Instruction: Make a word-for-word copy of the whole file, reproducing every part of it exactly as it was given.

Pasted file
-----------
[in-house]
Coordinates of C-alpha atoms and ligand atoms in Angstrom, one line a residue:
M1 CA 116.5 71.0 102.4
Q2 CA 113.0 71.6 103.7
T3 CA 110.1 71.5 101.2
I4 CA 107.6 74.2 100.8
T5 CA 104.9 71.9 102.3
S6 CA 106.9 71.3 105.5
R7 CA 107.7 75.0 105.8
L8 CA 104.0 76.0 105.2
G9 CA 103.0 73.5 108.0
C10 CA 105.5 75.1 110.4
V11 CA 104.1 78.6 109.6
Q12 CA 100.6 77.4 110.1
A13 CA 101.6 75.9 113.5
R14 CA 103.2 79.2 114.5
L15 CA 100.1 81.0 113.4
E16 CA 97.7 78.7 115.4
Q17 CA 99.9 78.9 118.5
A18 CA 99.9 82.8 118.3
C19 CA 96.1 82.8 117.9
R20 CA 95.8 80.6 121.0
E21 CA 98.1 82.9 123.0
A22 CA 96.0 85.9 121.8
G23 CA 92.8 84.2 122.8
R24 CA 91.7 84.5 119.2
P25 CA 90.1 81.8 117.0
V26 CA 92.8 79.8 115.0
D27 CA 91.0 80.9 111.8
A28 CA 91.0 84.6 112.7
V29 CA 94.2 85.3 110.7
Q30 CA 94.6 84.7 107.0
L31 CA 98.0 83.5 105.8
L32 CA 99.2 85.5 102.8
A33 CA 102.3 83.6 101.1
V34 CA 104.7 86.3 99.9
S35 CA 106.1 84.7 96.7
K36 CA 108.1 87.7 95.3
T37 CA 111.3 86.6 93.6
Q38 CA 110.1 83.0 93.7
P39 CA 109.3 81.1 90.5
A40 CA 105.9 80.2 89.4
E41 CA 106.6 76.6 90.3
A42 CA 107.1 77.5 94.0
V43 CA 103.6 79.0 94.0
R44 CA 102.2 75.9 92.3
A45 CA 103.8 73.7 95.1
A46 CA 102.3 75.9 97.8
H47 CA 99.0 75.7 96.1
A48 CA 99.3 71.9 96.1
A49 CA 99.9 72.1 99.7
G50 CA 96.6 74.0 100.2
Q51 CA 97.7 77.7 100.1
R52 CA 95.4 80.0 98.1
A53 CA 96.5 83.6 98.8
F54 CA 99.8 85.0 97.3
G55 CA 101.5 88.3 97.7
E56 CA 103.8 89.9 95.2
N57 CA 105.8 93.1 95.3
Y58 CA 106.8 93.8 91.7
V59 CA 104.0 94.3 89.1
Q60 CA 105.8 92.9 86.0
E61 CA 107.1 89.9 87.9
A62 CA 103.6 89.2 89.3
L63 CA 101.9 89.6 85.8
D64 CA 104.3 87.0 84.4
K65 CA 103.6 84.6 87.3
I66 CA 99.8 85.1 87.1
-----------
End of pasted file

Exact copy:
[in-house]
Coordinates of C-alpha atoms and ligand atoms in Angstrom, one line a residue:
M1 CA 116.5 71.0 102.4
Q2 CA 113.0 71.6 103.7
T3 CA 110.1 71.5 101.2
I4 CA 107.6 74.2 100.8
T5 CA 104.9 71.9 102.3
S6 CA 106.9 71.3 105.5
R7 CA 107.7 75.0 105.8
L8 CA 104.0 76.0 105.2
G9 CA 103.0 73.5 108.0
C10 CA 105.5 75.1 110.4
V11 CA 104.1 78.6 109.6
Q12 CA 100.6 77.4 110.1
A13 CA 101.6 75.9 113.5
R14 CA 103.2 79.2 114.5
L15 CA 100.1 81.0 113.4
E16 CA 97.7 78.7 115.4
Q17 CA 99.9 78.9 118.5
A18 CA 99.9 82.8 118.3
C19 CA 96.1 82.8 117.9
R20 CA 95.8 80.6 121.0
E21 CA 98.1 82.9 123.0
A22 CA 96.0 85.9 121.8
G23 CA 92.8 84.2 122.8
R24 CA 91.7 84.5 119.2
P25 CA 90.1 81.8 117.0
V26 CA 92.8 79.8 115.0
D27 CA 91.0 80.9 111.8
A28 CA 91.0 84.6 112.7
V29 CA 94.2 85.3 110.7
Q30 CA 94.6 84.7 107.0
L31 CA 98.0 83.5 105.8
L32 CA 99.2 85.5 102.8
A33 CA 102.3 83.6 101.1
V34 CA 104.7 86.3 99.9
S35 CA 106.1 84.7 96.7
K36 CA 108.1 87.7 95.3
T37 CA 111.3 86.6 93.6
Q38 CA 110.1 83.0 93.7
P39 CA 109.3 81.1 90.5
A40 CA 105.9 80.2 89.4
E41 CA 106.6 76.6 90.3
A42 CA 107.1 77.5 94.0
V43 CA 103.6 79.0 94.0
R44 CA 102.2 75.9 92.3
A45 CA 103.8 73.7 95.1
A46 CA 102.3 75.9 97.8
H47 CA 99.0 75.7 96.1
A48 CA 99.3 71.9 96.1
A49 CA 99.9 72.1 99.7
G50 CA 96.6 74.0 100.2
Q51 CA 97.7 77.7 100.1
R52 CA 95.4 80.0 98.1
A53 CA 96.5 83.6 98.8
F54 CA 99.8 85.0 97.3
G55 CA 101.5 88.3 97.7
E56 CA 103.8 89.9 95.2
N57 CA 105.8 93.1 95.3
Y58 CA 106.8 93.8 91.7
V59 CA 104.0 94.3 89.1
Q60 CA 105.8 92.9 86.0
E61 CA 107.1 89.9 87.9
A62 CA 103.6 89.2 89.3
L63 CA 101.9 89.6 85.8
D64 CA 104.3 87.0 84.4
K65 CA 103.6 84.6 87.3
I66 CA 99.8 85.1 87.1